At the beginning of the year, there were confident predictions that this week's elections would be among the most boring on record. The economy was booming, the President's approval rating was as high as Ronald Reagan's at its zenith, and, amazingly for a country that detests federal anything, public approval of Congress was running well above 50 per cent. Americans felt good about themselves. It was a year, everyone agreed, for the status quo. Incumbents could rest easy; challengers had little hope.
Even with the whole House of Representatives up for re-election (all 435 members), one-third of the Senate (34 seats) and 36 state governors, relatively few contests seemed close. Even a good showing by Democrats looked unlikely to upset the Republican majority in either chamber. A record number of incumbents were running for reelection and open contests were few.
What a difference nine months make. This weekend, the last few days of campaigning before Tuesday's elections, Americans are witness to coast- to-coast slanging matches of a vehemence reminiscent of the fiercest presidential contests. From Washington state in the north-west to Florida in the south- east, candidates for national and state office are slugging it out on the stump and on the airwaves for all they are worth.
Late last week, the White House joined in, with Al Gore, the Vice-President, accusing the Republican Speaker of the House of Representatives, Newt Gingrich, of personally masterminding a series of television advertisements that alluded for the first time to the campaign's Great Unmentionable: the Monica Lewinsky affair. Pressing the "Gingrich" button is a reliable way of rousing Democrats, as well Republicans know. The chairman of the Republican Party, Jim Nicholson, at once accused Al Gore of launching a "scurrilous and hate-filled" attack on Mr Gingrich.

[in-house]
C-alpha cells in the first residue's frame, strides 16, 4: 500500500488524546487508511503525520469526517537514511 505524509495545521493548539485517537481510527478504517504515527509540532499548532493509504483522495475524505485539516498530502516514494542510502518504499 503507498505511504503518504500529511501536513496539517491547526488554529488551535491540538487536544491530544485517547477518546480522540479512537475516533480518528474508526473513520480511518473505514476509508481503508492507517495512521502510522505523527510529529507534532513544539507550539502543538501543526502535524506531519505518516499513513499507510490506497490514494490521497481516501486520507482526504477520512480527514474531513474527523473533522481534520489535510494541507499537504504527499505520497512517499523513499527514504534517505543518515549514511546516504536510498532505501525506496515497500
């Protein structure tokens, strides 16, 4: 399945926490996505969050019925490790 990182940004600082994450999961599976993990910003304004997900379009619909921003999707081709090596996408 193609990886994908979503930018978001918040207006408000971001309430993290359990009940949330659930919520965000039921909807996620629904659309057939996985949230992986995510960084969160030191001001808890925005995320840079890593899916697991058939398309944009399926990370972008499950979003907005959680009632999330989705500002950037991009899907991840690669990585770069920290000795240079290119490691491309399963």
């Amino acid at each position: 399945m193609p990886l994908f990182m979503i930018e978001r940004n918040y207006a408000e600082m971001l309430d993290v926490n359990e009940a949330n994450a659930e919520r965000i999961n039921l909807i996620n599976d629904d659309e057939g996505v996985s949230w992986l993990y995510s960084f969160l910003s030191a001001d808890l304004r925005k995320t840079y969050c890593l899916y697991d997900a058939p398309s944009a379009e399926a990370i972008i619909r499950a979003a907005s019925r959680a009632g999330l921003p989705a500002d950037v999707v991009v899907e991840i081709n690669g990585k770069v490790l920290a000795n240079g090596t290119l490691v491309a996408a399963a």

A party spokeswoman denied that Mr Gingrich was personally involved with the adverts, adding: "Newt Gingrich was no more a part of those ads than Al Gore was a part of Bill Clinton's inappropriate behaviour."
After three weeks of slow campaigning in the constituencies, where most debates were every bit as boring as had been forecast, the 1998 mid-term elections are suddenly alive. The Clinton question - the sex, the lies, and impeachment - is back on the agenda, just in time for Tuesday's vote.
This is not to say that voters will turn out in any greater numbers than in other mid-term elections, or that their votes will be determined primarily by their view of Bill Clinton. Opinion polls are unanimous that voters do not see the elections as a referendum on Bill Clinton, and will select their candidate on local issues and individual character.
What has changed is the electoral climate. As the Monica Lewinsky affair, now known simply as "the scandal", rumbled and raged by turns, it was the future of the President himself that was in question. Those who had tied their colours too tightly to his mast, whether in Congress or as state governors, were written off as unelectable.
Now, the climate looks more benign for the President. His job approval ratings are as high as ever. He more than balanced the domestic budget, his persistence restored life to the moribund Middle East peace process, the US will not bomb Serbia (yet), and John Glenn is orbiting the earth (again). The threat of impeachment, while still real, seems likely sooner or later to be averted.
After their initial embarrassment, some of the most imperilled Democratic candidates have fought back. Barbara Boxer may keep her Senate seat in California after all; indeed, the whole of California may swing to the left after its decade of flirtation with the right. The Democratic candidate for Senate in New York may snatch the seat from Alfonse d'Amato, one of the canniest politicians in the business. Even Senator Carol Moseley-Braun is not looking so certain a loser in Illinois.
If predictions for these races are replicated elsewhere, the Democrats will have saved what looked like a desperate situation. The Republicans, who had trumpeted the prospect of bringing their tally of Senate seats to the crucial 67 needed to ratify treaties (and impeach a President) by themselves, are now privately scaling their ambitions back further even than the 60 seats needed to conclude debates and set the agenda. A net gain of only three on their current total of 55 looks more realistic.
And iIf the polls are correct, Newt Gingrich could even find his position as House Speaker in danger. The decisions to ignore the Clinton issue at the outset and to raise it last week have both been laid at his door, and he could be vulnerable on both counts in his own party.
Mr Clinton, who has mostly detached himself from the electoral fray, said at the start of the weekend, clearly alluding to his own position, that this was "no ordinary election and no ordinary time".Reuse content